Article by Ennis Davis, AICP

Riverside Avenue is home to one of the largest concentrated collections of Prairie School residences outside of the Midwest. Originating in Chicago, Prairie School was attempt in creating an indigenous North American style of architecture related to the ideas and aesthetics of the Arts and Crafts Movement of the late 19th and early 20th century. Characterized by horizontal lines, windows grouped in horizontal bands, and flat or hipped roofs with broad overhanging eaves, the architectural style came to Jacksonville when young architects influenced by the likes of Frank Lloyd Wright and Louis Sullivan, moved to the city to help rebuild after the Great Fire of 1901. Largely constructed throughout Riverside during the second decade of the 20th century, here are a few examples of Prairie School style residences on Riverside Avenue.

Built in 1916, the San Juline Apartments at 1617-1637 Riverside Avenue were designed by Roy A. Benjamin. Overlooking Memorial Park, according to Dr. Wayne Wood, this building was Benjamin’s only significant attempt at a Prairie School design.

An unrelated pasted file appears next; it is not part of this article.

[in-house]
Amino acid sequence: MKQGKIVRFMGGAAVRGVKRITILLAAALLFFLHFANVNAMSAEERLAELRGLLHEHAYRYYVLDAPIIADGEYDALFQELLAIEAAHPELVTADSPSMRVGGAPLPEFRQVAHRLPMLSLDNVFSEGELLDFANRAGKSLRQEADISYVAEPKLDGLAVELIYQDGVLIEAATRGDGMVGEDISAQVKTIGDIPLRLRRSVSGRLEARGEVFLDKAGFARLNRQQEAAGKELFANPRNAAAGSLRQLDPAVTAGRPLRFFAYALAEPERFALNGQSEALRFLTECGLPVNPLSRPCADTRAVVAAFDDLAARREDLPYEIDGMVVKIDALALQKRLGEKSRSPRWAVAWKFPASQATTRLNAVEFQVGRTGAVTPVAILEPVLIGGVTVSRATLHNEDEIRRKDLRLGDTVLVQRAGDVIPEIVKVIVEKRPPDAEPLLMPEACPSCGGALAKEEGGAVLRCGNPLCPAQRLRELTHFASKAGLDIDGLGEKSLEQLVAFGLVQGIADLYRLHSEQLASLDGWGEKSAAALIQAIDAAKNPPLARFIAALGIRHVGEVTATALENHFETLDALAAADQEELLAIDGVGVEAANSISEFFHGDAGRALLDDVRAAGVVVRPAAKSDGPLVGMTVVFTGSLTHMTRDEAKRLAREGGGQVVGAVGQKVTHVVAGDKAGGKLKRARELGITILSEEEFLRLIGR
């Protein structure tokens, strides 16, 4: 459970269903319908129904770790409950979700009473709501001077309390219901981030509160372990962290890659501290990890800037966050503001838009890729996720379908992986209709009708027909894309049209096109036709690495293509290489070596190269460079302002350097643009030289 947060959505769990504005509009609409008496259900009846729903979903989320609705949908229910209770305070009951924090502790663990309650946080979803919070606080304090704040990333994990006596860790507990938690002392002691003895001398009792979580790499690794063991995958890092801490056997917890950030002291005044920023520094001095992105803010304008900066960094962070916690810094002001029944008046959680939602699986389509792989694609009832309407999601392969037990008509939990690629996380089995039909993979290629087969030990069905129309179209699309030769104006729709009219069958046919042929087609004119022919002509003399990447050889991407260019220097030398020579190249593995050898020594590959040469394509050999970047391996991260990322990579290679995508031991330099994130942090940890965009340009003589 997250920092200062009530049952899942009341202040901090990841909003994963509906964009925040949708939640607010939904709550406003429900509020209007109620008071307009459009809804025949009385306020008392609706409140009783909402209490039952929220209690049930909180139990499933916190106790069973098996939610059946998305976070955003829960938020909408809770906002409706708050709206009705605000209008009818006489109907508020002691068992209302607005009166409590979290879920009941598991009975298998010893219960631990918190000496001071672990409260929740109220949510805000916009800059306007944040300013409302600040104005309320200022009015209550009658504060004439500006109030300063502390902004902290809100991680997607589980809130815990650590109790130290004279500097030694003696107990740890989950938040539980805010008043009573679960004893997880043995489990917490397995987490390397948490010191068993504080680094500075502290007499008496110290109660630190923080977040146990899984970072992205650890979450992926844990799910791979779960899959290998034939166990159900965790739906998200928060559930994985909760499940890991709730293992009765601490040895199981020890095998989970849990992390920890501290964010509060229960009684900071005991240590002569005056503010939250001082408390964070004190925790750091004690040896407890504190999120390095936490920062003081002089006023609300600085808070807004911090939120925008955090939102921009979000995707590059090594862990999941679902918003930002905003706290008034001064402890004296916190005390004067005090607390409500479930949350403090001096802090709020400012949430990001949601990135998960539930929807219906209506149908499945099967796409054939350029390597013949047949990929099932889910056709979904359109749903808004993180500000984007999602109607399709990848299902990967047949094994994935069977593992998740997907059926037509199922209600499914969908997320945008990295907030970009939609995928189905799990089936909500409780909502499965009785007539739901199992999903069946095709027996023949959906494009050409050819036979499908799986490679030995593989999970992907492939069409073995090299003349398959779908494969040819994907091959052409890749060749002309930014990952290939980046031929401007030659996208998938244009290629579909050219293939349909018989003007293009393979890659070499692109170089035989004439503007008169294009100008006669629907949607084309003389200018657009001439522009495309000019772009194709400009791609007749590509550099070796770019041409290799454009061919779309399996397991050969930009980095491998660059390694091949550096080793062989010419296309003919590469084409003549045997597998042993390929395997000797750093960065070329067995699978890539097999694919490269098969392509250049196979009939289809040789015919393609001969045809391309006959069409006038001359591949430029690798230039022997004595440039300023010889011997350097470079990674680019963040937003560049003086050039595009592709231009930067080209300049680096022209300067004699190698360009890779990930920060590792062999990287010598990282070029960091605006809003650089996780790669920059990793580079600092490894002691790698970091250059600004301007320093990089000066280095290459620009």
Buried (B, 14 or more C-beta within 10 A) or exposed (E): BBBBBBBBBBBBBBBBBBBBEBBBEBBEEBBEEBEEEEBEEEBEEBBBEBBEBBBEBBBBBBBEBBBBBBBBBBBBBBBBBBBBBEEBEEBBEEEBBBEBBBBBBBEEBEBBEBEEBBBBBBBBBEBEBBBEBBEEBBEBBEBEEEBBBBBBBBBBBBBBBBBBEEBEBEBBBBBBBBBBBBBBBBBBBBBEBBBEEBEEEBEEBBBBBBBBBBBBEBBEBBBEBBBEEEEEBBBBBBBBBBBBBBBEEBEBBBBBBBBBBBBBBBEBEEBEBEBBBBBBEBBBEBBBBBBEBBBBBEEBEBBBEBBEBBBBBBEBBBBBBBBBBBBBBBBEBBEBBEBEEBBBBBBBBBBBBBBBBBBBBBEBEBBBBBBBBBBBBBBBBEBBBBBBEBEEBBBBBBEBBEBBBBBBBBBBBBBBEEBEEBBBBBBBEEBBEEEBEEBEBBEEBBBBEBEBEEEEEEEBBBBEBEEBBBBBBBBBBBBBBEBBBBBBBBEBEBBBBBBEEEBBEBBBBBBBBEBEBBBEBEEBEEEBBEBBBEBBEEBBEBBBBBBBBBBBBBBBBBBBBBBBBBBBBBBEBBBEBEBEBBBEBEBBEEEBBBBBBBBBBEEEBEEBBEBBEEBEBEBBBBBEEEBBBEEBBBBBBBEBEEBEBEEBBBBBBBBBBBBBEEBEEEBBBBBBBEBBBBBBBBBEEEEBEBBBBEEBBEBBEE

2761 Riverside Avenue is a 3,372 square foot residence completed in 1917. This residence was initially occupied by Samuel and Margaret Mathias. Samuel was a general manager for the Cummer Lumber Company.

2805 Riverside Avenue is one of three houses on Riverside Avenue designed by Ransom Buffalow. Built for wholesale grocer C.W. Zaring, the residence was completed in 1917. During the early 1920s, it was purchased by Jacob E. Cohen, the president of Cohen’s Department Store (present day city hall).

2810 Riverside Avenue is a 3,024 square foot residence completed in 1918. This was the residence of Mrs. Mary E. Clark in 1920.

2821 Riverside Avenue was built in 1913 for real estate developer Lucius T. Smith. Built by contractor N.L. Snelson, the house once served as an osteopathic hospital.

2905 Riverside Avenue is a 3,004 square foot house that was completed in 1913. It was once occupied by Robert and Bessie Keely. Keely was involved in real estate.

2911 Riverside Avenue was designed by R. Lee Sevil. It was built for Clementine Porter, following the death of her husband, Thomas V. Porter.

2953 Riverside Avenue was built for Arthur B. Chitty in 1918. Chitty was the owner of Chitty & Company Wholesale Grocers. The property also includes an apartment that was designed for their maid and her husband, who served as their chauffeur and yardman.